Pull The Trigger


Please don't read any further if it could trigger you as well. 

Since I've been in recovery there have been a few blog posts that I have avoided reading - even from writers and friends that I love. Sometimes I just knew that there were things I couldn't have in my head right then.

Most of them didn't come with trigger warnings. I've always been of two minds about them - if you think that something could hurt someone then of course you should warn them, but how can you ever know? I don't think that my experience has cleared my thinking at all. There was no way anyone could have foreseen what happened to us last night.

We had a plan for the weekend. My mom has the Little Monster and we were going to have a 'just us' weekend. No hanging out with friends or parties, just the two of us doing two of us stuff - movies and board games and sitting by the fire and going to dinner and maybe even sexy time if my legs ever recovered from my first session Personal Trainer From Hell.

We went to dinner at a restaurant on the harbor with a view of the city and the aircraft carrier. We had seafood and steak and key lime pie. Life was goooooooood. We got to the movie theater and rolled our eyes at all the 50 Shades of Nonsense and settled in for a fun ride. We went to see Kingsman. And it was fun. Violent, really violent in a wacky way - but we were prepared for that. And then there was the baby - (SPOILER ALERT!) at the end there is a mother and her toddler. The mother has locked the toddler in a bathroom and thrown away the key. She has done this under orders from someone who is trying to keep them both safe. What she doesn't know, and the audience does, is that she - and everyone in London - is about to be turned into something more beast than human whose only desire is to do violence and kill. As the main characters fight to stop the evil plot to destroy the world this way we get cuts of people fighting like dogs in the streets and landmarks and pubs of London and cuts of this mother battering the door to that bathroom while her baby daughter cries inside. First with her fists - and then away to street scenes, action hero day saving, etc - then things are better for a moment. Did our hero win? The fog clears and the mother looks at the bathroom door in horror before the violence descends again and suddenly she has a butcher knife and is attacking the door with that. Of course our hero saves the day and one of the last scenes in the film is of that mother holding her daughter and repeating over and over, "Mommy would never hurt you."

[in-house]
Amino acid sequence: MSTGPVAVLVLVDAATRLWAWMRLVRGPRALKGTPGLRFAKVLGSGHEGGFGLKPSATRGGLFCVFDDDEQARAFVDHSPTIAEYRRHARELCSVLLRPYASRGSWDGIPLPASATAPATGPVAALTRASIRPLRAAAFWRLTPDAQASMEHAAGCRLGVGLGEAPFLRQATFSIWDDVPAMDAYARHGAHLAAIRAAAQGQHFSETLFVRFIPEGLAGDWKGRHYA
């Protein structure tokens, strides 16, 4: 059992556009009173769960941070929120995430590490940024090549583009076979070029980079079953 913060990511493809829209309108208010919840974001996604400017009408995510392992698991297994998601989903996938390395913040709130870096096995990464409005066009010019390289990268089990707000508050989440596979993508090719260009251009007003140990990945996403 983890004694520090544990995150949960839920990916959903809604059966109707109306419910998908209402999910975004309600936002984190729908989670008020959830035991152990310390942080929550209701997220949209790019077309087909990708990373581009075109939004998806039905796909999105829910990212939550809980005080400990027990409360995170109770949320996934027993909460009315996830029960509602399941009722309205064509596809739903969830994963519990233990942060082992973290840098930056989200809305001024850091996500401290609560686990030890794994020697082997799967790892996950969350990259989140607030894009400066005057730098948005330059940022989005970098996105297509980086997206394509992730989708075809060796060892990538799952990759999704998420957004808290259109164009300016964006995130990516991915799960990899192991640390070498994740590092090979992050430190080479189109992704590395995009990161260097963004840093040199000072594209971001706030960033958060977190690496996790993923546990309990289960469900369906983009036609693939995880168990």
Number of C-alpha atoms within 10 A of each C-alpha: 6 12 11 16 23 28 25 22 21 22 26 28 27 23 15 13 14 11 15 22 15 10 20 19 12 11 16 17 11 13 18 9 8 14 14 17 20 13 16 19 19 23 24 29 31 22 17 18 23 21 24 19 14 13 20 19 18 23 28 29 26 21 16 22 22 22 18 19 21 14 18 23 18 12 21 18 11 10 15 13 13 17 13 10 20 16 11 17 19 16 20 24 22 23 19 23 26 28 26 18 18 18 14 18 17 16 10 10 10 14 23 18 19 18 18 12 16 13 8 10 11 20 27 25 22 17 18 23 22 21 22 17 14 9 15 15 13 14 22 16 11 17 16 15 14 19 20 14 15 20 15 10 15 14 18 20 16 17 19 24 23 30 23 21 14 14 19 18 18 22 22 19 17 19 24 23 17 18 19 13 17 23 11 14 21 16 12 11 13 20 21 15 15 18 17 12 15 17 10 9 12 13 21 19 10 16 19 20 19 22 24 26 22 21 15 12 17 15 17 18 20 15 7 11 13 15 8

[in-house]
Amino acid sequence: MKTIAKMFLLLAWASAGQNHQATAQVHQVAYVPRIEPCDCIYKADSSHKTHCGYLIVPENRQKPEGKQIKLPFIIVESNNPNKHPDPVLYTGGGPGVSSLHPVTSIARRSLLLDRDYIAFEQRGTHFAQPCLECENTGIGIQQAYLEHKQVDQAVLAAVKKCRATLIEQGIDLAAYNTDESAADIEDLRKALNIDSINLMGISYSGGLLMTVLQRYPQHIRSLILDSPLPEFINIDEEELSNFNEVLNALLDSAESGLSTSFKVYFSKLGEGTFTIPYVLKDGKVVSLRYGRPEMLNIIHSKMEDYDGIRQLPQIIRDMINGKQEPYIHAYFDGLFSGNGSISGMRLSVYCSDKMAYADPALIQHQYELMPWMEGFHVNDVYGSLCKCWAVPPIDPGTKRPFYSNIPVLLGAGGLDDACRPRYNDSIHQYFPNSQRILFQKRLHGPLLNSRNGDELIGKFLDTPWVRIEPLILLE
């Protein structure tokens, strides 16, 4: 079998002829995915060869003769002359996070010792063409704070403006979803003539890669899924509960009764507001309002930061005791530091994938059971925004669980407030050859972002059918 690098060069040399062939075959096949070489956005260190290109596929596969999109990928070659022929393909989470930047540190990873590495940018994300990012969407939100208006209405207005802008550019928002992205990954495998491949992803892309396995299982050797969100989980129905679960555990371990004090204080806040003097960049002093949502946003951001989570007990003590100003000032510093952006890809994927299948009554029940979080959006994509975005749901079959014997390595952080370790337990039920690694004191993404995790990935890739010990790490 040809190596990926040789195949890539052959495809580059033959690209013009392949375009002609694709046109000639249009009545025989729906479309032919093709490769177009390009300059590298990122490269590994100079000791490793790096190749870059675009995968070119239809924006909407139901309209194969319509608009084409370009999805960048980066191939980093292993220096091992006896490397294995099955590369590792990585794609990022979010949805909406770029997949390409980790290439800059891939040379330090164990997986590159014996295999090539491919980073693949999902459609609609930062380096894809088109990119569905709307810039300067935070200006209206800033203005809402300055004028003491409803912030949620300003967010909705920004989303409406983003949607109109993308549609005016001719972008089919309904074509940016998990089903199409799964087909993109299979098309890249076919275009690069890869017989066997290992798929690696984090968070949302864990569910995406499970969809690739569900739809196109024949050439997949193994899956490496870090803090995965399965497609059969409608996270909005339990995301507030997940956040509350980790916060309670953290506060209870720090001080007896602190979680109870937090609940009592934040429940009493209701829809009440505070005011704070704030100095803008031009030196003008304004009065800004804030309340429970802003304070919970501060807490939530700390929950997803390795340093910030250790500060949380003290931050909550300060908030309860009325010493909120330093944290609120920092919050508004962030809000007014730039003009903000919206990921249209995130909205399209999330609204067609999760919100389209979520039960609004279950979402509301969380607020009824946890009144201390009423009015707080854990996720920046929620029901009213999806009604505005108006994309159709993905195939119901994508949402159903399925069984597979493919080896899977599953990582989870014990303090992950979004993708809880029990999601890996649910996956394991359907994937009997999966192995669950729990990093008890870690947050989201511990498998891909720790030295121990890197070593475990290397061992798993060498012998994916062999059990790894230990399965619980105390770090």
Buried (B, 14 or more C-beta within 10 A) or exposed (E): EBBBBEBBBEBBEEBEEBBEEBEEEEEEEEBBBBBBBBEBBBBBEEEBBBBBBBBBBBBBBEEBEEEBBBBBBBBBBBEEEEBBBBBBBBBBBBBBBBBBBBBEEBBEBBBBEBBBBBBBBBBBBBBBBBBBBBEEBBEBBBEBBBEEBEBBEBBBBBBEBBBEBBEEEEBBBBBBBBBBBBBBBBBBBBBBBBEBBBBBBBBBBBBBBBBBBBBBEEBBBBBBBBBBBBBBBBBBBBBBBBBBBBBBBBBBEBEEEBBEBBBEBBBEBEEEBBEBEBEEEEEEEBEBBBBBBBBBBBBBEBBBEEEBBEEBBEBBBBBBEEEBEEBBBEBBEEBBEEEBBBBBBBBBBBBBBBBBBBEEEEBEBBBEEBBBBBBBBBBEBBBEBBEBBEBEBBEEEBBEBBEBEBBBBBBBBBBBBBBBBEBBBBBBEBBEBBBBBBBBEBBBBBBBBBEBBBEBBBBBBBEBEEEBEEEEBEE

I ran. Typing it out now, I want to run again. I can still see every frame of the last ten minutes of that movie in my mind. I pushed through the people leaving our theatre and the crowds of Christian wannabes lining up outside and I pushed through the lobby and the doors and out into the cold, damp air. I got away from the people as far as I could while still being able to see the door and I willed myself to not throw up.

There was enough adrenaline in my system at that moment that I could have run the 10 (ish) miles to my mother's house from that movie theatre and I thought about it. I stood there in the cold and tried to remember to breathe. I waited for Dork Dad to make his way out and find me and I told myself over and over that our Little Monster was fine, that he was asleep with his grandmother, that I did NOT need to see him, that he was safe. Under no circumstances was I going to make Dork Dad drive us out there and wake up my baby. My body shook with the wanting to run to him right then and the willpower it took to stay in that one place. I felt like a cartoon character who had been hit by a cannonball - there was a huge yawning pit where my heart should have been and I NEEDED my baby in my arms. Which was ridiculous. He was fine. Everyone was safe. You are not crazy, you will not act crazy. You will stop standing here crying in public. You will NOT ask to be taken out there.